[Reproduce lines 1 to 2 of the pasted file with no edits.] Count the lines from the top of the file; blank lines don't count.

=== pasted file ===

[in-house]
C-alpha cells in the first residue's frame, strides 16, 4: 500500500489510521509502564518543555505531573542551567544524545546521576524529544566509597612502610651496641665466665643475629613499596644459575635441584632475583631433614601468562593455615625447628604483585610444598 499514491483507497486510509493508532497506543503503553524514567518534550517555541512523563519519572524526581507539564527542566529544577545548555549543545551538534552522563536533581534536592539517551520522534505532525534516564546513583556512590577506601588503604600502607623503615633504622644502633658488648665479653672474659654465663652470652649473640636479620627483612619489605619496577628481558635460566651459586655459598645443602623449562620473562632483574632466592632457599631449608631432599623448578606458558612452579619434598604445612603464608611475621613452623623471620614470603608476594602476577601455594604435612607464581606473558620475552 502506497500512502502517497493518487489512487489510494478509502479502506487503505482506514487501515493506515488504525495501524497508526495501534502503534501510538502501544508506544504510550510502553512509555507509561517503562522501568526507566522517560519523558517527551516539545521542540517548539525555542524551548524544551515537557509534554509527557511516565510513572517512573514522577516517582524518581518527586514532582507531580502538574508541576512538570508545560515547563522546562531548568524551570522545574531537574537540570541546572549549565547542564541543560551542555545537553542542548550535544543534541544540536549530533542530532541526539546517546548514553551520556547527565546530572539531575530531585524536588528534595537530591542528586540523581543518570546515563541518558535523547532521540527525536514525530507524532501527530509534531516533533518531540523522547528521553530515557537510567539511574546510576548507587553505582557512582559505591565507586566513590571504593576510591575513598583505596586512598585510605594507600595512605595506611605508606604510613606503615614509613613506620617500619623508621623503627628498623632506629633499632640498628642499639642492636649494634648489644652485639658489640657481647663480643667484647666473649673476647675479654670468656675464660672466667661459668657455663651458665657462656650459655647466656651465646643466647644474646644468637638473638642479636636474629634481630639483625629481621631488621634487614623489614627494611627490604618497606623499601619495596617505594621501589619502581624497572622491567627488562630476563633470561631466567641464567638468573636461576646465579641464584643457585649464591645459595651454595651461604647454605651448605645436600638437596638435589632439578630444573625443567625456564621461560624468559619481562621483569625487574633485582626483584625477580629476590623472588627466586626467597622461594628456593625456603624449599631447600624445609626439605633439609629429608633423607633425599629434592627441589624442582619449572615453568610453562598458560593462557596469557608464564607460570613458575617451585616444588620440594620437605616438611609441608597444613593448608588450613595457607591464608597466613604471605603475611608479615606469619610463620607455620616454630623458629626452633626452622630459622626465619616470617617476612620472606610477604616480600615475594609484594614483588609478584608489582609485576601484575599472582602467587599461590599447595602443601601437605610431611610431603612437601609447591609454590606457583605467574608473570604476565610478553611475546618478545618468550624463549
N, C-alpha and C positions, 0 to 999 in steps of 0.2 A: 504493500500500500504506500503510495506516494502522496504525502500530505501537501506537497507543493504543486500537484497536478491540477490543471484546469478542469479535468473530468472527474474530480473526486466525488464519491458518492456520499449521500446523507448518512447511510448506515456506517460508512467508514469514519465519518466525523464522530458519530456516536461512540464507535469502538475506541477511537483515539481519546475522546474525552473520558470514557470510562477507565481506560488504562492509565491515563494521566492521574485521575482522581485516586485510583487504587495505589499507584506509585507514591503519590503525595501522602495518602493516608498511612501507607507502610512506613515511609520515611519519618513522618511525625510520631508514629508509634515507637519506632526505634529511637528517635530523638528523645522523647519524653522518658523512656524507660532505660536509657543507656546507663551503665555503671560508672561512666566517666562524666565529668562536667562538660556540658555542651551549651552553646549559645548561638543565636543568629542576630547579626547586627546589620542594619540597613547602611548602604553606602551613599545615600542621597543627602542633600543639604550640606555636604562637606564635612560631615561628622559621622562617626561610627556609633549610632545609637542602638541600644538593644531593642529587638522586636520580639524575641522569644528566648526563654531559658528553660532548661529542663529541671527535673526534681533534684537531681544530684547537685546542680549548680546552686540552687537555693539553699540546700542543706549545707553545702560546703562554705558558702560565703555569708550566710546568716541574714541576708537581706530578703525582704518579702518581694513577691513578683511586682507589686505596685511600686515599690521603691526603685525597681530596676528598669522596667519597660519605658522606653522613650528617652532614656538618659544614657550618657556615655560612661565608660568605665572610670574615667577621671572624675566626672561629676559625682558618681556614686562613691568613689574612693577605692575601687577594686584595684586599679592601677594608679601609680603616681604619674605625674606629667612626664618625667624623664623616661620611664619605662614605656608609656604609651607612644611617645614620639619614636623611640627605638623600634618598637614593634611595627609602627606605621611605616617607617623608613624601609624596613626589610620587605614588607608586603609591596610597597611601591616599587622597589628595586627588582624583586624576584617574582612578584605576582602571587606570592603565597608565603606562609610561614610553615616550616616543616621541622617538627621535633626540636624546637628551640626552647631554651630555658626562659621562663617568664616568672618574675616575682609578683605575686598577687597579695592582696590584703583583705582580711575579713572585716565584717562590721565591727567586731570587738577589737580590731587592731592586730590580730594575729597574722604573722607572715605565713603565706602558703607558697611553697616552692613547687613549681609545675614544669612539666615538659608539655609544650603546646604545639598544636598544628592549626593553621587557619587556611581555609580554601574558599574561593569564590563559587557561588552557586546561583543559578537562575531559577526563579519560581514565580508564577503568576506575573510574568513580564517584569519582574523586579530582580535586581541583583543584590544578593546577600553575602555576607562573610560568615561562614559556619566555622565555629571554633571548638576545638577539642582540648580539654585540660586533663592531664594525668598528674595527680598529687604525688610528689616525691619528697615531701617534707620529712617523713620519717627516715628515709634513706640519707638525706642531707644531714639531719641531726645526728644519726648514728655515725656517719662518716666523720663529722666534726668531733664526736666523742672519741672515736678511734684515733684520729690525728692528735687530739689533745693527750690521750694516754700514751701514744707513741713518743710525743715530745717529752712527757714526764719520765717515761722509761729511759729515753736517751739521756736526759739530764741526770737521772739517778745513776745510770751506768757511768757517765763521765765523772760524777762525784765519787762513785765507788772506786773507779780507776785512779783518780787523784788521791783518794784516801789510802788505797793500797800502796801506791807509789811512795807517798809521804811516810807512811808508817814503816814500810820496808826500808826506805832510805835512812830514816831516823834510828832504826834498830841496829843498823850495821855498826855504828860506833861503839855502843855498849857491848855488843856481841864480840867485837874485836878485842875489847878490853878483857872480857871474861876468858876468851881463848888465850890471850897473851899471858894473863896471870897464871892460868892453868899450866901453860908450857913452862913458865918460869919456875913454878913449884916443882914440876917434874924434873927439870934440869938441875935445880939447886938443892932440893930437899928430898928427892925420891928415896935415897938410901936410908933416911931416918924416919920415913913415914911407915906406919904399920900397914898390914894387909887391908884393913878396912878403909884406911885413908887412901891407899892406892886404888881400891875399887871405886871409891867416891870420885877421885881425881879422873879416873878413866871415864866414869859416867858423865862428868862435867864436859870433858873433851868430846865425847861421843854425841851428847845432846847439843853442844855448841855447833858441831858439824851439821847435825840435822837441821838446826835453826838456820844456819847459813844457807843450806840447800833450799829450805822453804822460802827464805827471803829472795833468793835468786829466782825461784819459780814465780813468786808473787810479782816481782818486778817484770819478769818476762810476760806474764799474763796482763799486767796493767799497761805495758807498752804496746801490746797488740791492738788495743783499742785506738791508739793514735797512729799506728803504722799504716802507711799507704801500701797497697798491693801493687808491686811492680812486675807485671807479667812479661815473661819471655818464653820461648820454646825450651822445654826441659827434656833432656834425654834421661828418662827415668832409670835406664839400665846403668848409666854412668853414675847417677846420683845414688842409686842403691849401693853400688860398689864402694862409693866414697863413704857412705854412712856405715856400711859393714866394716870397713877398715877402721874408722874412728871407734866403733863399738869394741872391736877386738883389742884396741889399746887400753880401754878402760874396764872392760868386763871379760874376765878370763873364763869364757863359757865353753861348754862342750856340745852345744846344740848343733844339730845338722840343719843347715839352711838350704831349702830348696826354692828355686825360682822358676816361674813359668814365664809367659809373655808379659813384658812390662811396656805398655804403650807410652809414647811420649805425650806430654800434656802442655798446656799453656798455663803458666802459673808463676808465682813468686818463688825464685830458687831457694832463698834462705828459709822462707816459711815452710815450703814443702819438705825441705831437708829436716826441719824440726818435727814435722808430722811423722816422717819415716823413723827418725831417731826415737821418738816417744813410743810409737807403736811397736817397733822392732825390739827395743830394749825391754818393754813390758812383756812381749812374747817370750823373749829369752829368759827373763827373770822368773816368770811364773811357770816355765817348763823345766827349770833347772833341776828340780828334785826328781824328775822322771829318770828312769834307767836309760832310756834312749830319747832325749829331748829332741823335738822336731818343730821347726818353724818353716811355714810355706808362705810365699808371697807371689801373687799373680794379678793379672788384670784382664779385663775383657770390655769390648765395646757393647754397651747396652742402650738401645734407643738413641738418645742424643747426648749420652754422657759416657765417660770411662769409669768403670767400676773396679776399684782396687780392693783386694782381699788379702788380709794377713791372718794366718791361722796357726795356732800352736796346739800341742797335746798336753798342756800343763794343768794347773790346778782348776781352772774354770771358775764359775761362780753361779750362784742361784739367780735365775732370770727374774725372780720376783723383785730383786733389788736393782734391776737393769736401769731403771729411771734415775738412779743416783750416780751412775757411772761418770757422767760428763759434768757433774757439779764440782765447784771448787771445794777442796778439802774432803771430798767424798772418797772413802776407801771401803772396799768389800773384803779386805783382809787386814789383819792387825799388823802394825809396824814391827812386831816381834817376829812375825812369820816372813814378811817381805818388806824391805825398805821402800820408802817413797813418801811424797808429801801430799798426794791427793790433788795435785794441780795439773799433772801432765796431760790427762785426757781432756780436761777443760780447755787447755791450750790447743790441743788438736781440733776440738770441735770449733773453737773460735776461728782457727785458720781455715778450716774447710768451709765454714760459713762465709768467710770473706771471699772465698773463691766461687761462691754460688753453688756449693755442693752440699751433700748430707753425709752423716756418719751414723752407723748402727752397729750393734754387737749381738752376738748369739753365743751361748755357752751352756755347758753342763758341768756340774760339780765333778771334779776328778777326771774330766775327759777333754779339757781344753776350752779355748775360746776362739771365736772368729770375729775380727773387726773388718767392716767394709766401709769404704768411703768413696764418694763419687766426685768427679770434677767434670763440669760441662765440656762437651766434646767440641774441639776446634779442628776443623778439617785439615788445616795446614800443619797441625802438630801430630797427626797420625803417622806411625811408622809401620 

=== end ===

[in-house]
C-alpha cells in the first residue's frame, strides 16, 4: 500500500489510521509502564518543555505531573542551567544524545546521576524529544566509597612502610651496641665466665643475629613499596644459575635441584632475583631433614601468562593455615625447628604483585610444598 499514491483507497486510509493508532497506543503503553524514567518534550517555541512523563519519572524526581507539564527542566529544577545548555549543545551538534552522563536533581534536592539517551520522534505532525534516564546513583556512590577506601588503604600502607623503615633504622644502633658488648665479653672474659654465663652470652649473640636479620627483612619489605619496577628481558635460566651459586655459598645443602623449562620473562632483574632466592632457599631449608631432599623448578606458558612452579619434598604445612603464608611475621613452623623471620614470603608476594602476577601455594604435612607464581606473558620475552 502506497500512502502517497493518487489512487489510494478509502479502506487503505482506514487501515493506515488504525495501524497508526495501534502503534501510538502501544508506544504510550510502553512509555507509561517503562522501568526507566522517560519523558517527551516539545521542540517548539525555542524551548524544551515537557509534554509527557511516565510513572517512573514522577516517582524518581518527586514532582507531580502538574508541576512538570508545560515547563522546562531548568524551570522545574531537574537540570541546572549549565547542564541543560551542555545537553542542548550535544543534541544540536549530533542530532541526539546517546548514553551520556547527565546530572539531575530531585524536588528534595537530591542528586540523581543518570546515563541518558535523547532521540527525536514525530507524532501527530509534531516533533518531540523522547528521553530515557537510567539511574546510576548507587553505582557512582559505591565507586566513590571504593576510591575513598583505596586512598585510605594507600595512605595506611605508606604510613606503615614509613613506620617500619623508621623503627628498623632506629633499632640498628642499639642492636649494634648489644652485639658489640657481647663480643667484647666473649673476647675479654670468656675464660672466667661459668657455663651458665657462656650459655647466656651465646643466647644474646644468637638473638642479636636474629634481630639483625629481621631488621634487614623489614627494611627490604618497606623499601619495596617505594621501589619502581624497572622491567627488562630476563633470561631466567641464567638468573636461576646465579641464584643457585649464591645459595651454595651461604647454605651448605645436600638437596638435589632439578630444573625443567625456564621461560624468559619481562621483569625487574633485582626483584625477580629476590623472588627466586626467597622461594628456593625456603624449599631447600624445609626439605633439609629429608633423607633425599629434592627441589624442582619449572615453568610453562598458560593462557596469557608464564607460570613458575617451585616444588620440594620437605616438611609441608597444613593448608588450613595457607591464608597466613604471605603475611608479615606469619610463620607455620616454630623458629626452633626452622630459622626465619616470617617476612620472606610477604616480600615475594609484594614483588609478584608489582609485576601484575599472582602467587599461590599447595602443601601437605610431611610431603612437601609447591609454590606457583605467574608473570604476565610478553611475546618478545618468550624463549